IN 1955 Anne Morrow Lindbergh (yes, that one, the wife of
‘Lucky Lindy) took a vacation, more like a retreat, to a warm
shore and wrote a thoughtful book which recently was re-
printed. Here is a portion that spoke to me:
“I turn the shell in my hand, gazing into the wide open door
from which the occupant made his exit. Had it become an
encumbrance? Why did he run away? Did he hope to find
a better home, a better mode of living? I too have run away,
I realize. I too have shed the shell of my life, for these few
weeks of vacation.
But his shell — it is simple, it is bare, it is beautiful.
Small, only the size of my thumb, its architecture is perfect,
down to the finest detail. Its shape, swelling like a pear in
the center, winds in a gentle spiral to the pointed apex.
Its color, dull gold, is whitened by a wash of salt from the
sea. Each whorl, each faint knob, each criss-cross vein in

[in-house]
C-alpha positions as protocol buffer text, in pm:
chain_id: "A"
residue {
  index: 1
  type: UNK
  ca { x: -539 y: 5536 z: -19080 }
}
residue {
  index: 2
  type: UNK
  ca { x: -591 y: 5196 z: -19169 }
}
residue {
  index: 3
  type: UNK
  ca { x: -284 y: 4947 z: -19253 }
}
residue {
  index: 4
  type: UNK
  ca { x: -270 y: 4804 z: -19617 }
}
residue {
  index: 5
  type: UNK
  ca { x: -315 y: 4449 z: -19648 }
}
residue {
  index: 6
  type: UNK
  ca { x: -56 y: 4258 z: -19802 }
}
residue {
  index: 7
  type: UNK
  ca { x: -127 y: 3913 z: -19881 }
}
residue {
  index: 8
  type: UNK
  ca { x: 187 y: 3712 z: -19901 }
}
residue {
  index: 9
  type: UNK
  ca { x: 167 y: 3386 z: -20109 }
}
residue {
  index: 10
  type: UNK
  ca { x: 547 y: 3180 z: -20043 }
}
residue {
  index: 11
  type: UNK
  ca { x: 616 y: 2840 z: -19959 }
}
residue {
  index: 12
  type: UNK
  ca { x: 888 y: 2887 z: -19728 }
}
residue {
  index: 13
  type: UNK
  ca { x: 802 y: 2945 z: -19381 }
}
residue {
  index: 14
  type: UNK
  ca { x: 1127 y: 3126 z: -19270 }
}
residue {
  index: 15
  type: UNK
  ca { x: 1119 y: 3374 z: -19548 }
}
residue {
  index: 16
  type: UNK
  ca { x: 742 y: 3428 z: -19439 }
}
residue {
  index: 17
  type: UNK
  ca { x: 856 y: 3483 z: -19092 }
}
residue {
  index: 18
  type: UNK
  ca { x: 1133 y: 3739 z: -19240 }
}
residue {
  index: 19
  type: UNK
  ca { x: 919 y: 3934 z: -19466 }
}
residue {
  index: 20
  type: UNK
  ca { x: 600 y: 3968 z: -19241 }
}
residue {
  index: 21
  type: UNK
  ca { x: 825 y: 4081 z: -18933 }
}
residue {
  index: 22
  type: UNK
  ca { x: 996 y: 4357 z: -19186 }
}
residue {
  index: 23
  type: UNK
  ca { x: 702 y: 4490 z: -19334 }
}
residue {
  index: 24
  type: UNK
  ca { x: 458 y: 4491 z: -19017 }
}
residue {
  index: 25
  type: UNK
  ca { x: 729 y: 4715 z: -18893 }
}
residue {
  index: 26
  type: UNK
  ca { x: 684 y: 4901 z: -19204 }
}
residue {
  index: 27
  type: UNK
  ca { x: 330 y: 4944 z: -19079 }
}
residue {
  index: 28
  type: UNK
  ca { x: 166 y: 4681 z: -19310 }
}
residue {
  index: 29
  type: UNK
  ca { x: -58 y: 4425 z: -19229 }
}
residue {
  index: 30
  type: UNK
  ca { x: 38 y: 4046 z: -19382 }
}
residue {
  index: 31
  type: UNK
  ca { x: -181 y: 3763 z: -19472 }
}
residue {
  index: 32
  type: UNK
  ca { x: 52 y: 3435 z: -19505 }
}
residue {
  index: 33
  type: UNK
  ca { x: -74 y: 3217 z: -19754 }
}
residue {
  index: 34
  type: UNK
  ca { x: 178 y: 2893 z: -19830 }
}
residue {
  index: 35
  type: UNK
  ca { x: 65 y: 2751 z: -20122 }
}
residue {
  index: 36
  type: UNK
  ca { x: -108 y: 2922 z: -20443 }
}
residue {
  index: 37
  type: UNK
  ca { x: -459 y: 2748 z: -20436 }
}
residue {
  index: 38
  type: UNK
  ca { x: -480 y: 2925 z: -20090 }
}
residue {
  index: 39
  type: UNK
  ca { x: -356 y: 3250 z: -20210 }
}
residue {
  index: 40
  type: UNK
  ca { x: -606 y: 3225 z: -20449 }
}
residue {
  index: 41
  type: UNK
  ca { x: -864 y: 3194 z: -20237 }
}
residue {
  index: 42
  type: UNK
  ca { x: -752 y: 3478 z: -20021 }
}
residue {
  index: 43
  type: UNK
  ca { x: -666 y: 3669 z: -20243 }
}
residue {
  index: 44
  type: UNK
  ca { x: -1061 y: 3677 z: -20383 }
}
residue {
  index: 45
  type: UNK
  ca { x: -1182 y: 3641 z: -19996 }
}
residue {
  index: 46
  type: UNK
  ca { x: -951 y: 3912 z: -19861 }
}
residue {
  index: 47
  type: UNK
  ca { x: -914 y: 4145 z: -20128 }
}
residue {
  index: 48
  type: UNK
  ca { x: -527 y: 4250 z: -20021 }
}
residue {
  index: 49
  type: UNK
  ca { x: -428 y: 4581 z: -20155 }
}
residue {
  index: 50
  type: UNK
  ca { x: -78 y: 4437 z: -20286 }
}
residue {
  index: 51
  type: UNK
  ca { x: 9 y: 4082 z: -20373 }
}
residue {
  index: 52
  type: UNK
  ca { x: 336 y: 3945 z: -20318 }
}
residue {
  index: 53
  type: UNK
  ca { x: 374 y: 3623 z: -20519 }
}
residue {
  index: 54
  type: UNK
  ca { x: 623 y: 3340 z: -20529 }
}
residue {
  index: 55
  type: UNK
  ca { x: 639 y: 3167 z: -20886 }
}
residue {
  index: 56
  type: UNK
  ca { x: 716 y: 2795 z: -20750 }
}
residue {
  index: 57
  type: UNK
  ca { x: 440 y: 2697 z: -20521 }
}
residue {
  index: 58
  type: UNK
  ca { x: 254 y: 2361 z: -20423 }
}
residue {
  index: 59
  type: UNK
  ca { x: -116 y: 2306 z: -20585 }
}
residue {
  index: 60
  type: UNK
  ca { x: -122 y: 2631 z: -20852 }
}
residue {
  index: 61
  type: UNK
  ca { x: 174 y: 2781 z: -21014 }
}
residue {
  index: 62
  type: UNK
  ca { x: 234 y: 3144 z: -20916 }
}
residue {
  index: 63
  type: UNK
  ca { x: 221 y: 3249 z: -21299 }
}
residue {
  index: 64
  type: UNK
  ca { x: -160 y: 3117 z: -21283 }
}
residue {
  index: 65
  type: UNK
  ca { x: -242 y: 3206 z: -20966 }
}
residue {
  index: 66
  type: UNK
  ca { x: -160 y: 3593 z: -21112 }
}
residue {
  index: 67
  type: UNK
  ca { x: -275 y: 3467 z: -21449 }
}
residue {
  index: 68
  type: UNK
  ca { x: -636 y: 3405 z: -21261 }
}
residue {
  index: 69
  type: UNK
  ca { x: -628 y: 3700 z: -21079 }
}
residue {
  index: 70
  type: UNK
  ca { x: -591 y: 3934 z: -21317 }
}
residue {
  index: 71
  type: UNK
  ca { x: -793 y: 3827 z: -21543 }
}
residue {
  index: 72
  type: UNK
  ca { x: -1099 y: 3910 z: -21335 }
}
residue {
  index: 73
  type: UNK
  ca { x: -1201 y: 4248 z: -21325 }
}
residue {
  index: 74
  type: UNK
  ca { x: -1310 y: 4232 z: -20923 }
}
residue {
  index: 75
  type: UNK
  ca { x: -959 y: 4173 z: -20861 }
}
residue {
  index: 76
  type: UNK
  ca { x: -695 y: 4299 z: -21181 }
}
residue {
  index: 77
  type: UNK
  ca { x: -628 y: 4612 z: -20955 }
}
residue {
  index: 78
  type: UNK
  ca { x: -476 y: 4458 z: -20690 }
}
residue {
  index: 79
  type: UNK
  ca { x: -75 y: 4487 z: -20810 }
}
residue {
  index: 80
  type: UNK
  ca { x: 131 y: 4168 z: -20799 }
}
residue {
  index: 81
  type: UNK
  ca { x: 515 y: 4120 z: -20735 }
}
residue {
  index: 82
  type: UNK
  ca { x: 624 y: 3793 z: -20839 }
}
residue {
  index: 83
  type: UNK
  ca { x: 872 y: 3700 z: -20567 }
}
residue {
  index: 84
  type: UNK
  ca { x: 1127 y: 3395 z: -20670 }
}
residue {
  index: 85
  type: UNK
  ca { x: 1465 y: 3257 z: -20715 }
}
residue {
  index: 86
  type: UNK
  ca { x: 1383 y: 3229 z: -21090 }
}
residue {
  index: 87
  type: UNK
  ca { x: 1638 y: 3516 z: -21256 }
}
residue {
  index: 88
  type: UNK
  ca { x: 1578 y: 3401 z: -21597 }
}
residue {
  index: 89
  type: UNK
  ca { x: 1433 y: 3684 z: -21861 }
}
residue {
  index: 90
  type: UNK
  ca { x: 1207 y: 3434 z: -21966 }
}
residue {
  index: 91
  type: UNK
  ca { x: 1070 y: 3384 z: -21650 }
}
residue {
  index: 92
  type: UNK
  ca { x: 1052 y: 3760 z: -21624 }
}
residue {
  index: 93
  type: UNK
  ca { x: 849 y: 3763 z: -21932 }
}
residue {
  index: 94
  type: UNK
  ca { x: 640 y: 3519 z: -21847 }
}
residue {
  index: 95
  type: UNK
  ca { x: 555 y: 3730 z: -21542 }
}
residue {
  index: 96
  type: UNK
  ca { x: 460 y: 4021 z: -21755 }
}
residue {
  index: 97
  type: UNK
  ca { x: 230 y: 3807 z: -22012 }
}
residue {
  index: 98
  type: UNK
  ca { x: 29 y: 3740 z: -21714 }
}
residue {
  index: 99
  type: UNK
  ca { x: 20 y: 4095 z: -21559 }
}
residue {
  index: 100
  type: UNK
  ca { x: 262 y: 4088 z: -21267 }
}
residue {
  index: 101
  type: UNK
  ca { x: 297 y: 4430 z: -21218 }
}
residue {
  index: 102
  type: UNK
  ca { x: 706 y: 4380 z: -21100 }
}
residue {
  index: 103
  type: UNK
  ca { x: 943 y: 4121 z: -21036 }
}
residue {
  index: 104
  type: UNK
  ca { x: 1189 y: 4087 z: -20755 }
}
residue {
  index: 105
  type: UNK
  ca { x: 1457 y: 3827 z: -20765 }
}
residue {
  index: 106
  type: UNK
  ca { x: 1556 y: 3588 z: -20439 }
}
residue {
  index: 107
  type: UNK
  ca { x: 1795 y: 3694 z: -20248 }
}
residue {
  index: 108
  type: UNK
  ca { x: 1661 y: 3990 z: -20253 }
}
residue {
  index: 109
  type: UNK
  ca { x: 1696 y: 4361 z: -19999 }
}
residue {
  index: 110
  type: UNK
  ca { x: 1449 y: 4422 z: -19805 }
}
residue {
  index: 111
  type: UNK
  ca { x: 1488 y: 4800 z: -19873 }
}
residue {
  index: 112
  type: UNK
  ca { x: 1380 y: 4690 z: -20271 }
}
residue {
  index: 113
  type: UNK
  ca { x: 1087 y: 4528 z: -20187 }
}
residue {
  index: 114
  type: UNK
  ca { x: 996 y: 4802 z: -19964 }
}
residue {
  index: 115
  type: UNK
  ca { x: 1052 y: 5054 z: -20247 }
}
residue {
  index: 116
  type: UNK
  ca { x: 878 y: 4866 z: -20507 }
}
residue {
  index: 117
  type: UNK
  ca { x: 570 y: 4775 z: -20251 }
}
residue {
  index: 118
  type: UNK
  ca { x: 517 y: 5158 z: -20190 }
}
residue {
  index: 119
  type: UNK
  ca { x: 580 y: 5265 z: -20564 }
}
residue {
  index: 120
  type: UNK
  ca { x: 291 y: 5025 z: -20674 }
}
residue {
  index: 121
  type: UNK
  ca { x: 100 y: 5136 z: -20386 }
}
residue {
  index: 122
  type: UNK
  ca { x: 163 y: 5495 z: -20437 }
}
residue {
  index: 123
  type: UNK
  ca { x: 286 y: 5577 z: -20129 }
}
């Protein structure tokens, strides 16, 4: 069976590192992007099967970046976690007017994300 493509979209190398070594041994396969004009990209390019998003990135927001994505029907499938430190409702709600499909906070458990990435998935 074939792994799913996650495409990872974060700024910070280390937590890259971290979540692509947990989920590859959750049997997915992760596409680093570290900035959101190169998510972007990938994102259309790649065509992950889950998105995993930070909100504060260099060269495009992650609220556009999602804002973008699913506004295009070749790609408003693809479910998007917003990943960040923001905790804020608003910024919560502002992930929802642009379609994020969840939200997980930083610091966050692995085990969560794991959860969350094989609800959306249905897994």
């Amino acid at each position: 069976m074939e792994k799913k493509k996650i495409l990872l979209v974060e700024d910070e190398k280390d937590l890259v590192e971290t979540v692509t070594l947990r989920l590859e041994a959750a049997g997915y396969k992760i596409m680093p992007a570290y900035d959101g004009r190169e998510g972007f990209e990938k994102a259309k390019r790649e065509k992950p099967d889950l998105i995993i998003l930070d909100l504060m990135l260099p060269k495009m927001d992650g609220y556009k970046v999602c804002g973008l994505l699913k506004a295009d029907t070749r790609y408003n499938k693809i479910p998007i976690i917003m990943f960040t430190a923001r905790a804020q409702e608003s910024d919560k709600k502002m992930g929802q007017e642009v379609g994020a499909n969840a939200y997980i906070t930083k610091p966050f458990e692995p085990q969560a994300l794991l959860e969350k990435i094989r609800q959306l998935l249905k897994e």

its egg-shell texture, is as clearly defined as on the day of
creation. My eye follows with delight the outer circum-
ference of that diminutive winding staircase up which this
tenant used to travel.
My shell is like this, I think. How untidy it has become:
blurred with moss, knobby with barnacles, its shape is
hardly recognizable any more. Surely, it had a shape
once. It has a shape still in my mind.
What is the shape of my life?”
…………………… From the book, GIFT FROM THE SEA.
I was asked a similar question at the opening of the North
Star Underground Railroad Museum, Ausable Chasm, NY
on Saturday. I found that question to be so deeply personal
that I was stumped for words, and that remains with me.
I am grateful to that questioner, for it is such a good time
now to take a look at that. I’ll keep you posted.
with love …